News » Whistler

Transit talks making progress


Strike deadline was midnight, Thursday

Are Whistler Transit bus drivers on strike? For the best answer try looking out your window.

At the time Pique Newsmagazine went to press, the company and the Canadian Auto Workers union Local 114, which represents the 63 Whistler Transit Limited employees, were still in contract negotiations, with wages and benefit conditions the main issues.

Under the deadline set by the union, an agreement had to be reached by midnight on April 12 th or workers would take strike action.

Whistler Transit staff had previously voted 93 per cent in favour of stopping work should their demands not be met or a compromise attained. Their three-year contract expired on March 31, along with other transit agreements currently being negotiated with different employers in the Lower Mainland. The previous contract conditions are being followed in the interim.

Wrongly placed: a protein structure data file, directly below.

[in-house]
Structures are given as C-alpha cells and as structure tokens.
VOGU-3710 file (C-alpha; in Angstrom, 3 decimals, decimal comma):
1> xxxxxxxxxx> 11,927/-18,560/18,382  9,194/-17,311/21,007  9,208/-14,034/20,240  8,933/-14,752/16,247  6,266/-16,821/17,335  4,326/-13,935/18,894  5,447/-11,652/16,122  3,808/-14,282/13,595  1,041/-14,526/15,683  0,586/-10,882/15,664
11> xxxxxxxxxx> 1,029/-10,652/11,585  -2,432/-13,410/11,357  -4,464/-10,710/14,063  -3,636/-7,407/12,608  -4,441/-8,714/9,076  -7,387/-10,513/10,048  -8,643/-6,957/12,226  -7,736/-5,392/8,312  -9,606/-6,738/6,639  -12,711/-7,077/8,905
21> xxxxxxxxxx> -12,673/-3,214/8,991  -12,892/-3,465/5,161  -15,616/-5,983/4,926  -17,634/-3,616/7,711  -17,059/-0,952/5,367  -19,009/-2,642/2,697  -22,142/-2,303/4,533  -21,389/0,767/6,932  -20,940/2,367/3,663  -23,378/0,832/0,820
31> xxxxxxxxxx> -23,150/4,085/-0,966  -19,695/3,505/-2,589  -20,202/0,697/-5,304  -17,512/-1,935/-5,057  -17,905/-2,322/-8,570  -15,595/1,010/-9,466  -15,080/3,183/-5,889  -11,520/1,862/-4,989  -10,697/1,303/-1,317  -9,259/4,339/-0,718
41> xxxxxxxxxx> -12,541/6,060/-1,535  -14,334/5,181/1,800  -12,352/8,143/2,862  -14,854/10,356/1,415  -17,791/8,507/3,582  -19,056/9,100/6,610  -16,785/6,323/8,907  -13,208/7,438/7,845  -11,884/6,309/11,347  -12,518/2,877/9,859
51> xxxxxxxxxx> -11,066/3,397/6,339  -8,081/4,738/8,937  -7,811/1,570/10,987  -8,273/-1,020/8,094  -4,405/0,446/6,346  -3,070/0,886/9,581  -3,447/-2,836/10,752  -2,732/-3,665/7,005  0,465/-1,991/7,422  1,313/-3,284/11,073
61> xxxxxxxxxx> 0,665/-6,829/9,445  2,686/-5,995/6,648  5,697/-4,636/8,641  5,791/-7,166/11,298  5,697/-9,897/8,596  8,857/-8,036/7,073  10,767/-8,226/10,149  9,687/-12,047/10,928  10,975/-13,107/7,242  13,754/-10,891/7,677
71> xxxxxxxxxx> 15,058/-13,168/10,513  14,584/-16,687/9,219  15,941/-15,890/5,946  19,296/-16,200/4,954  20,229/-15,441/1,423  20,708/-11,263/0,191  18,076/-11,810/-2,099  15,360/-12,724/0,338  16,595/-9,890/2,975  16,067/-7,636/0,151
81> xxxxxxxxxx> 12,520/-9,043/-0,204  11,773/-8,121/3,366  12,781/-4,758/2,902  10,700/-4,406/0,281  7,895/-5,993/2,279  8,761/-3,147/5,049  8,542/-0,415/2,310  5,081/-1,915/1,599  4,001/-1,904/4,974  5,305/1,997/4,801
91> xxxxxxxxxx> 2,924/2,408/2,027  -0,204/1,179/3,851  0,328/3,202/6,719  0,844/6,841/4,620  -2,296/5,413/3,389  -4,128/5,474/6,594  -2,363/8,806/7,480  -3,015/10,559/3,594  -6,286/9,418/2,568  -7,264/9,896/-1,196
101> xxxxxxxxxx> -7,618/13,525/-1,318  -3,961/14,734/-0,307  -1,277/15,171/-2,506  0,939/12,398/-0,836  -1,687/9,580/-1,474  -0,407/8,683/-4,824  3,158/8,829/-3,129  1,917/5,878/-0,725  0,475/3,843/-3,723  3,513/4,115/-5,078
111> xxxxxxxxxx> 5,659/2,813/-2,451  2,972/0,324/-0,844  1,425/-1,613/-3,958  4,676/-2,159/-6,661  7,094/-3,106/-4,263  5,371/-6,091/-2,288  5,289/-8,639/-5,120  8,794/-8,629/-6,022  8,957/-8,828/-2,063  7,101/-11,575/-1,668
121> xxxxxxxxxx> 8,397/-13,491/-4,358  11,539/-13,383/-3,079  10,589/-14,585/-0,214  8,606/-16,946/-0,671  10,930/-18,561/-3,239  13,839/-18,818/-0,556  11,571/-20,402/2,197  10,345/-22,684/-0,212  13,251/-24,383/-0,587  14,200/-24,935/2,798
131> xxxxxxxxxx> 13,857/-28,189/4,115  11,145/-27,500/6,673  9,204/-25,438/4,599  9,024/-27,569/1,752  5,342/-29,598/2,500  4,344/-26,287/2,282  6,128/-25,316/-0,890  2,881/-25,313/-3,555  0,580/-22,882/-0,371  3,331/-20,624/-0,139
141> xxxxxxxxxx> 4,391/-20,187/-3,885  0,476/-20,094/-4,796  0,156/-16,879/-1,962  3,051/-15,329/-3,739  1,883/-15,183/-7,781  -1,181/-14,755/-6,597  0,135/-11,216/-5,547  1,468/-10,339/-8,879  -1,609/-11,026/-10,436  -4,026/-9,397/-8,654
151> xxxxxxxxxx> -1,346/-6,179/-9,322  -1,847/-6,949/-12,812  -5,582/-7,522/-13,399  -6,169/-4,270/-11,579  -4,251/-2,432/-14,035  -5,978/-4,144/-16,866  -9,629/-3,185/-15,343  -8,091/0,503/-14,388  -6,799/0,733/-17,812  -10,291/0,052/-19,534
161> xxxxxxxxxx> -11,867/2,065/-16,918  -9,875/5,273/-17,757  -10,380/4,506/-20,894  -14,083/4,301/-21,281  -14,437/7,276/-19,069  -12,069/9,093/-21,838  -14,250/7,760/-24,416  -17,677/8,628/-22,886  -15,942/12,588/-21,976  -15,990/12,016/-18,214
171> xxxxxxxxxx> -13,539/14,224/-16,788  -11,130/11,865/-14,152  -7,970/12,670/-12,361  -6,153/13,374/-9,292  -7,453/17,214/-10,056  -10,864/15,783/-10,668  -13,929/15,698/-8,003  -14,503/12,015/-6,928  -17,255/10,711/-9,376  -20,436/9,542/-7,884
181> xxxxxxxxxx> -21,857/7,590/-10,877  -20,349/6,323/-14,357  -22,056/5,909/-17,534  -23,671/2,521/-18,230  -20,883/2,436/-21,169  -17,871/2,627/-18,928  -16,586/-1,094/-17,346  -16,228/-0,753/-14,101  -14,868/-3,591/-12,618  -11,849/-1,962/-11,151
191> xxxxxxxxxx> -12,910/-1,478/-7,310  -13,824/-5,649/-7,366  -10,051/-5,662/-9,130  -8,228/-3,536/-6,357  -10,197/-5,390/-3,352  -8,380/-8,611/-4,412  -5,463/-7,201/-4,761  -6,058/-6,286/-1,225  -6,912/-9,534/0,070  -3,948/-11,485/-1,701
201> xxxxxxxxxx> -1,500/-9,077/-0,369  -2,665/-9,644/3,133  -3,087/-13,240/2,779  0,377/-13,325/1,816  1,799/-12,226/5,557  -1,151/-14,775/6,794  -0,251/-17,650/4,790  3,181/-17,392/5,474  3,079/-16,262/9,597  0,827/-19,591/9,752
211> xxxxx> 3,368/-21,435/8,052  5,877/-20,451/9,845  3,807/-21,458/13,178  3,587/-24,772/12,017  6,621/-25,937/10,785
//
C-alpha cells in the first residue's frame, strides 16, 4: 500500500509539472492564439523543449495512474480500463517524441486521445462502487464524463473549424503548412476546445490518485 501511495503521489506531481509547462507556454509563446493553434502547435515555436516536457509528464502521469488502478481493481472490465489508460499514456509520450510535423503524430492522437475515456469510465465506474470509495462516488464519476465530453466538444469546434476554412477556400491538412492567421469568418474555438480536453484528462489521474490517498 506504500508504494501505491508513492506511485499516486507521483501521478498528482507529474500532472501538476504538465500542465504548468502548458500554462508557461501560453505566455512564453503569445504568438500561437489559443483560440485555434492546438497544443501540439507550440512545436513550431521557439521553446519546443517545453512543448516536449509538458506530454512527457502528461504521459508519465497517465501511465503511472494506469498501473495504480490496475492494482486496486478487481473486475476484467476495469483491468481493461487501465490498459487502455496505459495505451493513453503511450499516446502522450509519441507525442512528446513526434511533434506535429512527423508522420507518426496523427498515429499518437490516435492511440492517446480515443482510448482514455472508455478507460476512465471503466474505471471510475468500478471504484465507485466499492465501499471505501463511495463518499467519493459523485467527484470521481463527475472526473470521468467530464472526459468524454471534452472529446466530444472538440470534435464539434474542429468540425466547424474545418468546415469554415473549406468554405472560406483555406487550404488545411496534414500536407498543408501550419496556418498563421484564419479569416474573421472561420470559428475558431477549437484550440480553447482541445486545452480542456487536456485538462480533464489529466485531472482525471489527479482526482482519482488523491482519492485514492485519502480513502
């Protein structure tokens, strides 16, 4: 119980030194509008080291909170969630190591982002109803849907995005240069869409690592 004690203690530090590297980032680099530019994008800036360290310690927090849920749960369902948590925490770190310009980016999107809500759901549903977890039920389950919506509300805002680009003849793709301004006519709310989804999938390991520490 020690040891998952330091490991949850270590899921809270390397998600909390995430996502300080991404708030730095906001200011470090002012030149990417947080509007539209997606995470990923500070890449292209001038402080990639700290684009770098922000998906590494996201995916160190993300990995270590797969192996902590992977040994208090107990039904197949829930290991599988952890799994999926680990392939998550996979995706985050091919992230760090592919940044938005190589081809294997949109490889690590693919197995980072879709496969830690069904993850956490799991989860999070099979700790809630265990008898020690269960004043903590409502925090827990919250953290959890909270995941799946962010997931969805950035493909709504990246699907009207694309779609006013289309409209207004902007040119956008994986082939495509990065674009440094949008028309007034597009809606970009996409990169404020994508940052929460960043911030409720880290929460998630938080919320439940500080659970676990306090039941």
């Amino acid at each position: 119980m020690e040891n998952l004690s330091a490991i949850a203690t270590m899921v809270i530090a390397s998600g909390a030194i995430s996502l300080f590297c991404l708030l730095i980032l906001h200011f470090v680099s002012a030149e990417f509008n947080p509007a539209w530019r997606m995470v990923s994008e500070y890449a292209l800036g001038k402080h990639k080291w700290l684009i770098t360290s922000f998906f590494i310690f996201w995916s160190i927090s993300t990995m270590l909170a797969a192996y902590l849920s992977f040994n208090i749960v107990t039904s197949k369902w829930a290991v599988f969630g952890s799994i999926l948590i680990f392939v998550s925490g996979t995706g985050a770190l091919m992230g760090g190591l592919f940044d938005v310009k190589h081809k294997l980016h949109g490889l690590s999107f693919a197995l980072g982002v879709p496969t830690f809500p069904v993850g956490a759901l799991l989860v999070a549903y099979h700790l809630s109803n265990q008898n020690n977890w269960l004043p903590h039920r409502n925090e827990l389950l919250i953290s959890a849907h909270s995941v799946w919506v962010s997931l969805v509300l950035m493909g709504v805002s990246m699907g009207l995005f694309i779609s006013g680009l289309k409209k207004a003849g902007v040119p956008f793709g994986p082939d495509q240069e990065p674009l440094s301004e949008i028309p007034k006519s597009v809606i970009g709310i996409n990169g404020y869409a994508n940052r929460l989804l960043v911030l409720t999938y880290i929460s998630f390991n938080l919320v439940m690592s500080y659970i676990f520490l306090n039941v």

Ron Burrows, Whistler Transit’s general manager and spokesperson for the parent company, Pacific Western Transportation, says some aspects of the contract have been signed off. But he says there are still some major cost-related issues that need resolving.

Todd Romanow, president of CAW Local 114, says Whistler workers want wage parity with drivers and other related transit staff in Vancouver.

"Employees are demanding a 13 per cent pay increase to bring them up to the same level as Vancouver transit staff. They also want the ceiling lowered on benefit privileges, so more employees qualify for medical, dental and welfare coverage," Romanow has said. The union claims that only 17 of the current 63 member workforce can receive benefits.

The CAW says any agreement reached with the company over wages will be retroactive to April 1, 2001.

Whistler Transit operates one of the busiest public bus systems in Canada per capita, with routes in and around Whistler and to Pemberton.